## Lines and also direct equations

### Graphs of lines

Geomeattempt taught us that exactly one line crosses through any 2 points. We can use this fact in algebra as well. When drawing the graph of a line, we just require two points, and also then use a straight edge to attach them. Remember, though, that lines are infinitely long: they execute not start and also stop at the 2 points we supplied to draw them.

Lines can be expressed algebraically as an equation that relates the $y$-values to the $x$-values. We have the right to usage the exact same reality that we used previously that 2 points are had in exactly one line. With only two points, we have the right to determine the equation of a line. Before we do this, let"s discuss some extremely necessary characteristics of lines: slope, $y$-intercept, and also $x$-intercept.

Slope

Think of the slope of a line as its "steepness": just how conveniently it rises or drops from left to right. This value is indicated in the graph above as $fracDelta yDelta x$, which specifies how a lot the line rises or drops (readjust in $y$) as we move from left to best (change in $x$). It is necessary to relate slope or steepness to the rate of vertical readjust per horizontal change. A renowned instance is that of rate, which actions the adjust in distance per readjust in time. Wright here a line deserve to represent the distance traveled at various points in time, the slope of the line represents the speed. A steep line represents high rate, whereas very little steepness represents a a lot slower price of take a trip, or low rate. This is shown in the graph below.

**Speed graph**

The vertical axis represents distance, and the horizontal axis represents time. The red line is steeper than the blue and green lines. Notice the distance traveled after one hour on the red line is about 5 miles. It is much better than the distance traveled on the blue or green lines after one hour - around $1$ mile and $frac15$, respectively. The steeper the line, the higher the distance traveled per unit of time. In other words, steepness or slope represents speed. The red lines is the fastest, via the best slope, and the green line is the slowest, via the smallest slope.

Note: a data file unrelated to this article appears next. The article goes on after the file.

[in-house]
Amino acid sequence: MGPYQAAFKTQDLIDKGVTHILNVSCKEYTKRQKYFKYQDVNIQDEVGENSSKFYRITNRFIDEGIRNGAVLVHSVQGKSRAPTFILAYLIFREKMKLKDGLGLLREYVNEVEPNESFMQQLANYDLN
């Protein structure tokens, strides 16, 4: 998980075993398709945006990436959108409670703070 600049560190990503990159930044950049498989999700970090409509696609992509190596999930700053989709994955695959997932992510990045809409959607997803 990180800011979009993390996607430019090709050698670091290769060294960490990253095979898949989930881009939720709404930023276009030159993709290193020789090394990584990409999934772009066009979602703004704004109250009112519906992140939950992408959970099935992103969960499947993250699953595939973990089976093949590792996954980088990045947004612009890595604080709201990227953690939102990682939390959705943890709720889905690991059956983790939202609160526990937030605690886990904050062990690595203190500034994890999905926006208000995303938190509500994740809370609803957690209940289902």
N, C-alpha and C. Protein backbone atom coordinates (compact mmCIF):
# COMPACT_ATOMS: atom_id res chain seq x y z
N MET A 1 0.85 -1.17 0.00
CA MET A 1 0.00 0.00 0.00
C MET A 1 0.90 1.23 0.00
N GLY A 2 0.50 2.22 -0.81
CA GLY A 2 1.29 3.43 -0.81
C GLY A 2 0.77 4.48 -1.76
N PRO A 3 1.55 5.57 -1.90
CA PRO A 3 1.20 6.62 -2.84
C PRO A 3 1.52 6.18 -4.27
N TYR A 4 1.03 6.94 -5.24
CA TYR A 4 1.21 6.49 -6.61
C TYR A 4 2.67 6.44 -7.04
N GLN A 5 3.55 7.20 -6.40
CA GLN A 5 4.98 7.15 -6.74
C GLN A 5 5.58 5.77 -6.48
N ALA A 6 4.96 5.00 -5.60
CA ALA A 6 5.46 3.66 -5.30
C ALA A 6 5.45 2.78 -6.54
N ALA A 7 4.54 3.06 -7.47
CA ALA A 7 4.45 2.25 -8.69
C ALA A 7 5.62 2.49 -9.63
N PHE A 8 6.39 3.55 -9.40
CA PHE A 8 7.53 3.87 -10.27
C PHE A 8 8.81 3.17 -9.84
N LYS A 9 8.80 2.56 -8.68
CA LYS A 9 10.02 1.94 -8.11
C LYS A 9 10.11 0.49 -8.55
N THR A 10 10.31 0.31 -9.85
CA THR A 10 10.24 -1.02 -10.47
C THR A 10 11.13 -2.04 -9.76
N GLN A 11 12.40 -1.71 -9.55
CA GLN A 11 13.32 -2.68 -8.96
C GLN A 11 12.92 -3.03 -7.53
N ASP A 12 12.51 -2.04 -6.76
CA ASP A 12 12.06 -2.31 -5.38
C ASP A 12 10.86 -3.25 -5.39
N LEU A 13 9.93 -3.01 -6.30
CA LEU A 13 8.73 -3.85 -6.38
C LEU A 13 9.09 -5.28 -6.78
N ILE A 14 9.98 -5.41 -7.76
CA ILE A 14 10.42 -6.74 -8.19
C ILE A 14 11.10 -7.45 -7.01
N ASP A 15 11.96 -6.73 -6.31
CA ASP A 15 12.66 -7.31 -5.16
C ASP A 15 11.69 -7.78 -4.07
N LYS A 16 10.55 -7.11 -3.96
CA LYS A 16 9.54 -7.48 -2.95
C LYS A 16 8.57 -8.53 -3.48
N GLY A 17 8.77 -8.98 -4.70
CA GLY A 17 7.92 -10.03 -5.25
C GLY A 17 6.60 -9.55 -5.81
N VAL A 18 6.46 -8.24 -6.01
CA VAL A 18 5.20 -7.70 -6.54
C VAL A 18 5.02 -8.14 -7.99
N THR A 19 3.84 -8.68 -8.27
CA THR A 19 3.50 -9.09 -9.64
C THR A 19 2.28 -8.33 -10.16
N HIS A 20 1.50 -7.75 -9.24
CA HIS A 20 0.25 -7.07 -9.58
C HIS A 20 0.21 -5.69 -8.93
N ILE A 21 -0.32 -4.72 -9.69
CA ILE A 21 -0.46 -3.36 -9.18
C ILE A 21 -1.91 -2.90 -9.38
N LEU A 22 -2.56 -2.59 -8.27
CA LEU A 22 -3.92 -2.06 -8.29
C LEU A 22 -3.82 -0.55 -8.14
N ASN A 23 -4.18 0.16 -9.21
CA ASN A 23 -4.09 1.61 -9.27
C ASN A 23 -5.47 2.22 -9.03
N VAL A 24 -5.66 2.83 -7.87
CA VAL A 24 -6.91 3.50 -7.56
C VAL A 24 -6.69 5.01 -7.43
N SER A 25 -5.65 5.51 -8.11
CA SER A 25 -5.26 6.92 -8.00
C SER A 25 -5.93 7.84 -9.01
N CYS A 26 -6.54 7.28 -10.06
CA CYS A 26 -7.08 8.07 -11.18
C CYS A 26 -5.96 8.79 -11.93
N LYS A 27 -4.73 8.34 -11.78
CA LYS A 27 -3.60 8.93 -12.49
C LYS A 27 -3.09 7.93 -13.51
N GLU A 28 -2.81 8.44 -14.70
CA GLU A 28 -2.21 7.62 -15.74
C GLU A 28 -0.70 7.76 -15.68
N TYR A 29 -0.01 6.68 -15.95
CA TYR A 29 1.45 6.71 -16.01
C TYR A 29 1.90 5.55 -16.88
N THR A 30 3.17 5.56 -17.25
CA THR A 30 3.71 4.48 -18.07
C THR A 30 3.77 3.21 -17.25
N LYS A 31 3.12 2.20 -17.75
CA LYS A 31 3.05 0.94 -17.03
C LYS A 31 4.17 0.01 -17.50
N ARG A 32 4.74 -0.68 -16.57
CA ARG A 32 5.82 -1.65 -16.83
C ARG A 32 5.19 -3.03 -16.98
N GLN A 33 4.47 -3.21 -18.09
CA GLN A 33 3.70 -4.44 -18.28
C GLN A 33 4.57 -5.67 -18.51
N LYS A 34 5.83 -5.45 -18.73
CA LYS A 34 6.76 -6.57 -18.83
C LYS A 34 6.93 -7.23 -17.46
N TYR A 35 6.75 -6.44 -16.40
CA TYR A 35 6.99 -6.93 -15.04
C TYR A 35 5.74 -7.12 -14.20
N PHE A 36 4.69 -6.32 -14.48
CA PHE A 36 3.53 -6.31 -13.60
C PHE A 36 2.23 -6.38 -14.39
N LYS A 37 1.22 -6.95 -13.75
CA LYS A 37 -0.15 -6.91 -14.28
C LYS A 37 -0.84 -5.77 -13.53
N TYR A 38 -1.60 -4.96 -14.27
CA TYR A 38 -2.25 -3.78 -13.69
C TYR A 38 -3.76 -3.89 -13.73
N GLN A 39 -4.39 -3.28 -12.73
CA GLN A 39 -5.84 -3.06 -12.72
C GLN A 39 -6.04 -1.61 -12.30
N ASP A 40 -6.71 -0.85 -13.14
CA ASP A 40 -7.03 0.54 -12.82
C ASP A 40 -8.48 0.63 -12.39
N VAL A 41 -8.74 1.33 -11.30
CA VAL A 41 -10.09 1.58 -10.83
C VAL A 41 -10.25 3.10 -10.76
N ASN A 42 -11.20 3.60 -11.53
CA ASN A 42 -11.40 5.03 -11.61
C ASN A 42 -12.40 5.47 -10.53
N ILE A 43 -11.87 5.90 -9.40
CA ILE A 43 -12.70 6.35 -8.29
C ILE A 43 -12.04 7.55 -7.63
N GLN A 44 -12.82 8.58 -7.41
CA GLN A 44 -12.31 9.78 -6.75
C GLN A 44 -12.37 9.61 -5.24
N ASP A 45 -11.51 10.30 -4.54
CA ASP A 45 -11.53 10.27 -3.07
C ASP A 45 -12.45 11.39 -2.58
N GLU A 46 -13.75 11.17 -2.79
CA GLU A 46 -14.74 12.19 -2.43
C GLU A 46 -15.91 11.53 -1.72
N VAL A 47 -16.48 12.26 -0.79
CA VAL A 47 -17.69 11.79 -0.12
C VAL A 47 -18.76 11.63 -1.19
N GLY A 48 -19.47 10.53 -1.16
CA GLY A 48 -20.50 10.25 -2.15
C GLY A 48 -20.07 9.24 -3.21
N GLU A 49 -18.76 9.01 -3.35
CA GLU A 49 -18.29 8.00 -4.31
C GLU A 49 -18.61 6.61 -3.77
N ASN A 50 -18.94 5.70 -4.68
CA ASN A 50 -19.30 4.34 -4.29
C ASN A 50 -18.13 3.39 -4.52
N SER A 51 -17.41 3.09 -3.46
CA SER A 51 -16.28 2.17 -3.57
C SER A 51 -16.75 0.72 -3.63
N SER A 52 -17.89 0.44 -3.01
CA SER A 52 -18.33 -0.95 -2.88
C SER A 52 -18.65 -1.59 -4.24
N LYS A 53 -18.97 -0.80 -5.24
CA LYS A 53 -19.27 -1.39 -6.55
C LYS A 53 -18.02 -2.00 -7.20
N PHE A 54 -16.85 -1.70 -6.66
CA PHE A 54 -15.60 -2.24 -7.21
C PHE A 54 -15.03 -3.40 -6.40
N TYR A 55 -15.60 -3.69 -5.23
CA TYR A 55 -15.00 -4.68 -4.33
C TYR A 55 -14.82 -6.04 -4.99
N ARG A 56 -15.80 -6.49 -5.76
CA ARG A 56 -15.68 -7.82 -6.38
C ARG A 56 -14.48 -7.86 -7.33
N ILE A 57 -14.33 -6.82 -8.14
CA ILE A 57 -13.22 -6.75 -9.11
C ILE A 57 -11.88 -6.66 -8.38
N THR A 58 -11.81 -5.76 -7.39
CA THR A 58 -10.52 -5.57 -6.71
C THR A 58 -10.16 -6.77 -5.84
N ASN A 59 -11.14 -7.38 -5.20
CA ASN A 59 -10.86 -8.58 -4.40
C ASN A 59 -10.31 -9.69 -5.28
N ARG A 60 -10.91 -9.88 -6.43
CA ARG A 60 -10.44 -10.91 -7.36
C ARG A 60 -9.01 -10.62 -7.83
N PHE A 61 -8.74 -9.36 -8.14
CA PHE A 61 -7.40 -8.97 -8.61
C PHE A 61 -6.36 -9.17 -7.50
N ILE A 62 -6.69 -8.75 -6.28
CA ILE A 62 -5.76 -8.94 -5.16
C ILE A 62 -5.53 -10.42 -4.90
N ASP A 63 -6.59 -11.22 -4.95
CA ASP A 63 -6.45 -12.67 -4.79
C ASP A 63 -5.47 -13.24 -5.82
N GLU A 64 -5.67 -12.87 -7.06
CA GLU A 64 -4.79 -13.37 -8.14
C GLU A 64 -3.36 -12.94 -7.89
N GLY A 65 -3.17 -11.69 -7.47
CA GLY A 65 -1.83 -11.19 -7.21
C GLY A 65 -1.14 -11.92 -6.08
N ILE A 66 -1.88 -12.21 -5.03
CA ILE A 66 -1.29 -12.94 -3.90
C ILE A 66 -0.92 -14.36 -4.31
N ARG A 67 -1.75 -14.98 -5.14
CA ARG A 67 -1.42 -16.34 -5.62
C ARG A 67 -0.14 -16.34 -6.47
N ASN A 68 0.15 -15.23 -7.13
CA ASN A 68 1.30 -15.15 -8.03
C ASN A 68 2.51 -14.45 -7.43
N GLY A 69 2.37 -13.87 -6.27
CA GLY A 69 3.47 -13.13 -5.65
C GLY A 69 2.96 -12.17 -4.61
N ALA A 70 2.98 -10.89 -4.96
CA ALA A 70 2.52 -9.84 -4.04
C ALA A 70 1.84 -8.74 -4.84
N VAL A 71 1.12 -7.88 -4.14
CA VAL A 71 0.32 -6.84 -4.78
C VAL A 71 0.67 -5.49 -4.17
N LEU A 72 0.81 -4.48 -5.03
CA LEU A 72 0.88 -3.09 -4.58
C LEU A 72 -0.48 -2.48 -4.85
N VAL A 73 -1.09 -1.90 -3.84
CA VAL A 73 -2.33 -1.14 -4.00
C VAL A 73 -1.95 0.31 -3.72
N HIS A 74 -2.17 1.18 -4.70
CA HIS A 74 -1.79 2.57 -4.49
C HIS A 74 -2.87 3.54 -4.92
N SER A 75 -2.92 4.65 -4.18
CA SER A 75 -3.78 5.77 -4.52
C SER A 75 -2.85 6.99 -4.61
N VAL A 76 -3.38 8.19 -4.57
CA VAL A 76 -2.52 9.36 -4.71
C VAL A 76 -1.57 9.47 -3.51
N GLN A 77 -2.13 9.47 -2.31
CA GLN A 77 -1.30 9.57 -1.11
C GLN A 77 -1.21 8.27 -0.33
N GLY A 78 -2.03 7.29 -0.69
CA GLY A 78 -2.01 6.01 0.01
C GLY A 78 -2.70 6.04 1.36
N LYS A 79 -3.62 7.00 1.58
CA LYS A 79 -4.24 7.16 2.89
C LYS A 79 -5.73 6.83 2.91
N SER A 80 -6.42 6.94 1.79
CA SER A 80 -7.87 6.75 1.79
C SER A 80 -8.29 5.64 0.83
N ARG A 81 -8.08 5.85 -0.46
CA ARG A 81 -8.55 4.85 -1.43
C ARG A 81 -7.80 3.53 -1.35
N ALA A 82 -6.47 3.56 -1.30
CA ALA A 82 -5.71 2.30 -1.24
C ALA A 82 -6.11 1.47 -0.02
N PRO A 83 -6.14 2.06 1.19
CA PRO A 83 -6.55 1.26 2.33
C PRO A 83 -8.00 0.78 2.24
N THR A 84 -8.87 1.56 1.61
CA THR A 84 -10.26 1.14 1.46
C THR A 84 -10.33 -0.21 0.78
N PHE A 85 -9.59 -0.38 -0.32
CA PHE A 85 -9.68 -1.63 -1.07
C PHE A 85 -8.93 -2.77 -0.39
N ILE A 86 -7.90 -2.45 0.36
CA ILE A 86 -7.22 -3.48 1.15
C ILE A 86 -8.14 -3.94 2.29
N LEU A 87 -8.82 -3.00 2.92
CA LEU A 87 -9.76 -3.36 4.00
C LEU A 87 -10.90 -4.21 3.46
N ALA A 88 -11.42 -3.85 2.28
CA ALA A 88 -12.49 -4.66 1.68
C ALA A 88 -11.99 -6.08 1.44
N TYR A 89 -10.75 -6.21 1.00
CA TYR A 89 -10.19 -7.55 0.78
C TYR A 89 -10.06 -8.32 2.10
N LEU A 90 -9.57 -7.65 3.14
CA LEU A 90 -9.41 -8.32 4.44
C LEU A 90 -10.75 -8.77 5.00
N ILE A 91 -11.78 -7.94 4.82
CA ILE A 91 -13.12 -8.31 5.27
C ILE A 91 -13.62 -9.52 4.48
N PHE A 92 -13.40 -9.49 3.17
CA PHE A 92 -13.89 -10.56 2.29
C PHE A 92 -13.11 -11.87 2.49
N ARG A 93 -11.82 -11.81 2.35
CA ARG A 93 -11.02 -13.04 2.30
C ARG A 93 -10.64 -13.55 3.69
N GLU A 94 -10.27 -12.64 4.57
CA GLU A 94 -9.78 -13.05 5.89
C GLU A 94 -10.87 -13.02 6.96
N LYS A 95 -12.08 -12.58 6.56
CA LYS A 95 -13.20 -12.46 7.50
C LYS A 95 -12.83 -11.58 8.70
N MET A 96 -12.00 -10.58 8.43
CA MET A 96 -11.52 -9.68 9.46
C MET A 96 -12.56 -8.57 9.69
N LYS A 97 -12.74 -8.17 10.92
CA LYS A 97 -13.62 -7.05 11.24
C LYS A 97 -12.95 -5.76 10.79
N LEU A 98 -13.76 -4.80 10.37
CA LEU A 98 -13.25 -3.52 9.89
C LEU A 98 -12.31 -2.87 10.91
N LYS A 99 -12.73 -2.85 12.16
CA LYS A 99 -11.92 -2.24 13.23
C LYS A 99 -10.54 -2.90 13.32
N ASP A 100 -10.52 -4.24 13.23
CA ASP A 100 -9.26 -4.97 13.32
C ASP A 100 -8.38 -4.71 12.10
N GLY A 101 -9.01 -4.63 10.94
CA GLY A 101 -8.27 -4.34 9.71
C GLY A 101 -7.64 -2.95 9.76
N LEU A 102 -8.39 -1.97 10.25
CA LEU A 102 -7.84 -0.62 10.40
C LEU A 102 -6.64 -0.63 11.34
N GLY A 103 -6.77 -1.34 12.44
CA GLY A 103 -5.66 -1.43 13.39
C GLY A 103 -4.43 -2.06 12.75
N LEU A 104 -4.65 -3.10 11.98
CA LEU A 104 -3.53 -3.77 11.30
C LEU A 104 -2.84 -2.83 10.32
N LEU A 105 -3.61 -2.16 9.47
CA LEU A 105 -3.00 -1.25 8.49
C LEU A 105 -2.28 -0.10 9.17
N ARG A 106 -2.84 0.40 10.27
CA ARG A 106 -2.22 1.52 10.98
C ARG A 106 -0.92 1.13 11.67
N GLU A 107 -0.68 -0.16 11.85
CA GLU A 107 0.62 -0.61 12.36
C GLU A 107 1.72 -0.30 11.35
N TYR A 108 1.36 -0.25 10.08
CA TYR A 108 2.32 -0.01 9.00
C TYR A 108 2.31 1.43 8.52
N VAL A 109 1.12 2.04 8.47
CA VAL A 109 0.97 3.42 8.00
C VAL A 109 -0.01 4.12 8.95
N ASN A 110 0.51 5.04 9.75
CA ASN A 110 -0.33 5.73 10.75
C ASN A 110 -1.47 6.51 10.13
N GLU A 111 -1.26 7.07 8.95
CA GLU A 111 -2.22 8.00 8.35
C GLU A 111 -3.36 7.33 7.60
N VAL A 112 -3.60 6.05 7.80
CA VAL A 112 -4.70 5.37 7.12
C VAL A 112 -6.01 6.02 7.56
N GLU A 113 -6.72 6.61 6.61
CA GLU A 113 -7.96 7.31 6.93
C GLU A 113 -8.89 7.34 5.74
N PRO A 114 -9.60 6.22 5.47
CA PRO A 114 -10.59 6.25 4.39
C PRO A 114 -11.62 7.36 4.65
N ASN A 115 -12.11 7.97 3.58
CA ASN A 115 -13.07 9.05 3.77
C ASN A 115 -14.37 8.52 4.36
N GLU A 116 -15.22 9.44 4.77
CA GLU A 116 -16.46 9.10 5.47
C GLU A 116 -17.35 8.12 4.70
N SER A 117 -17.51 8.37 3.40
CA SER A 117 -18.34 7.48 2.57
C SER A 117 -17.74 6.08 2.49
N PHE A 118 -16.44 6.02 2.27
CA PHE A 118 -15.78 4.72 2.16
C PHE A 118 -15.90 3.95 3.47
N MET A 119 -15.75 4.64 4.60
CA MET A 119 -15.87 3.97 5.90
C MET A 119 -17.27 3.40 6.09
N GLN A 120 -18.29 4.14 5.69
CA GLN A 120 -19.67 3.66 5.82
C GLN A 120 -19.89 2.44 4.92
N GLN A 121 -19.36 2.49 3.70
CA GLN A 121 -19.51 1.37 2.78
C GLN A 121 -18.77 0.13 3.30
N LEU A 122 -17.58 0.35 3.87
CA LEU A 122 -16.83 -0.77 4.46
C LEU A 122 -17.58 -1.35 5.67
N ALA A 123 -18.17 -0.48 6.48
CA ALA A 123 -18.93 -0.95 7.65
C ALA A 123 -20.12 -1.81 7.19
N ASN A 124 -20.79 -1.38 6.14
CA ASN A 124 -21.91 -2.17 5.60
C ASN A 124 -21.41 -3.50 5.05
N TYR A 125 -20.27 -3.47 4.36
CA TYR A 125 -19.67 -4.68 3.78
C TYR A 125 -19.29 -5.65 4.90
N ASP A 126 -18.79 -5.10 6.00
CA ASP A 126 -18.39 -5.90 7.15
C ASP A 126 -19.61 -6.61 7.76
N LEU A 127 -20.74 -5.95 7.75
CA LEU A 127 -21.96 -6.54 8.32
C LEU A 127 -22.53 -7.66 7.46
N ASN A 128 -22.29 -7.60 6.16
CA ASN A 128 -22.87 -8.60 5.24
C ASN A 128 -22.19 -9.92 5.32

Slope have the right to be classified in 4 ways: positive, negative, zero, and also uncharacterized slope. Optimistic slope implies that as we move from left to right on the graph, the line rises. Negative slope implies that as we relocate from left to ideal on the graph, the line falls. Zero slope suggests that the line is horizontal: it neither rises nor drops as we move from left to appropriate. Vertical lines are said to have "uncharacterized slope," as their slope shows up to be some infinitely big, uncharacterized worth. See the graphs listed below that present each of the four slope kinds.

Optimistic slope: | Negative slope: | Zero slope (Horizontal): | Unidentified slope (Vertical): |

$fracDelta yDelta x gt 0$ | $fracDelta yDelta x lt 0$ | $Delta y = 0$, $Delta x eq 0$, so $fracDelta yDelta x = 0$ | $Delta x = 0$, so $fracDelta yDelta x$ is uncharacterized |

**Investigate** the behavior of a line by adjusting the slope through the "$m$-slider".

**Watch this video** on slope for even more insight into the idea.

$y$-Intercept

The $y$-intercept of a line is the suggest where the line crosses the $y$-axis. Keep in mind that this happens once $x = 0$. What are the $y$-intercepts of the lines in the graphs above?

It looks favor the $y$-intercepts are $(0, 1)$, $(0, 0)$, and also $(0, 1)$ for the initially three graphs. Tbelow is no $y$-intercept on the fourth graph - the line never crosses the $y$-axis. **Investigate** the behavior of a line by adjusting the $y$-intercept via the "$b$-slider".

The $x$-intercept is a similar concept as $y$-intercept: it is the point wright here the line crosses the $x$-axis. This happens as soon as $y = 0$. The $x$-intercept is not offered as frequently as $y$-intercept, as we will watch as soon as determing the equation of a line. What are the $x$-intercepts of the lines in the graphs above?

It looks prefer the $x$-intercepts are $(-frac12, 0)$ and also $(0, 0)$ for the first 2 graphs. There is no $x$-intercept on the 3rd graph. The fourth graph has actually an $x$-intercept at $(-1, 0)$.

### Equations of lines

In order to write an equation of a line, we normally need to recognize the slope of the line initially.

Calculating slopeAlgebraically, slope is calculated as the ratio of the change in the $y$ worth to the change in the $x$ value between any type of 2 points on the line. If we have actually 2 points, $(x_1, y_1)$ and also $(x_2, y_2)$, slope is expressed as: